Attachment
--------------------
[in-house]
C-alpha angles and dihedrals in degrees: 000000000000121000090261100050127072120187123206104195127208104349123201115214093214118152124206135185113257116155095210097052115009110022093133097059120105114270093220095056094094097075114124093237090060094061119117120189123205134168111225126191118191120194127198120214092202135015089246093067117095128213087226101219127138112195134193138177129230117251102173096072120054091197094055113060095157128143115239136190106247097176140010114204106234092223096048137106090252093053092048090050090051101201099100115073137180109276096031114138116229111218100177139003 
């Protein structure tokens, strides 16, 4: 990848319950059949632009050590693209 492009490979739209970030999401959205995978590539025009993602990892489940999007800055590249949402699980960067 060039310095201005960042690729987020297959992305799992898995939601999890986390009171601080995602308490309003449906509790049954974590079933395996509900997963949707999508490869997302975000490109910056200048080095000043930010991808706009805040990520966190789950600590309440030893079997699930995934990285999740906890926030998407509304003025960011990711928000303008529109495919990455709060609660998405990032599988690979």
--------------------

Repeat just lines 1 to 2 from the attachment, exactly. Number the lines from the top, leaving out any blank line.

[in-house]
C-alpha angles and dihedrals in degrees: 000000000000121000090261100050127072120187123206104195127208104349123201115214093214118152124206135185113257116155095210097052115009110022093133097059120105114270093220095056094094097075114124093237090060094061119117120189123205134168111225126191118191120194127198120214092202135015089246093067117095128213087226101219127138112195134193138177129230117251102173096072120054091197094055113060095157128143115239136190106247097176140010114204106234092223096048137106090252093053092048090050090051101201099100115073137180109276096031114138116229111218100177139003 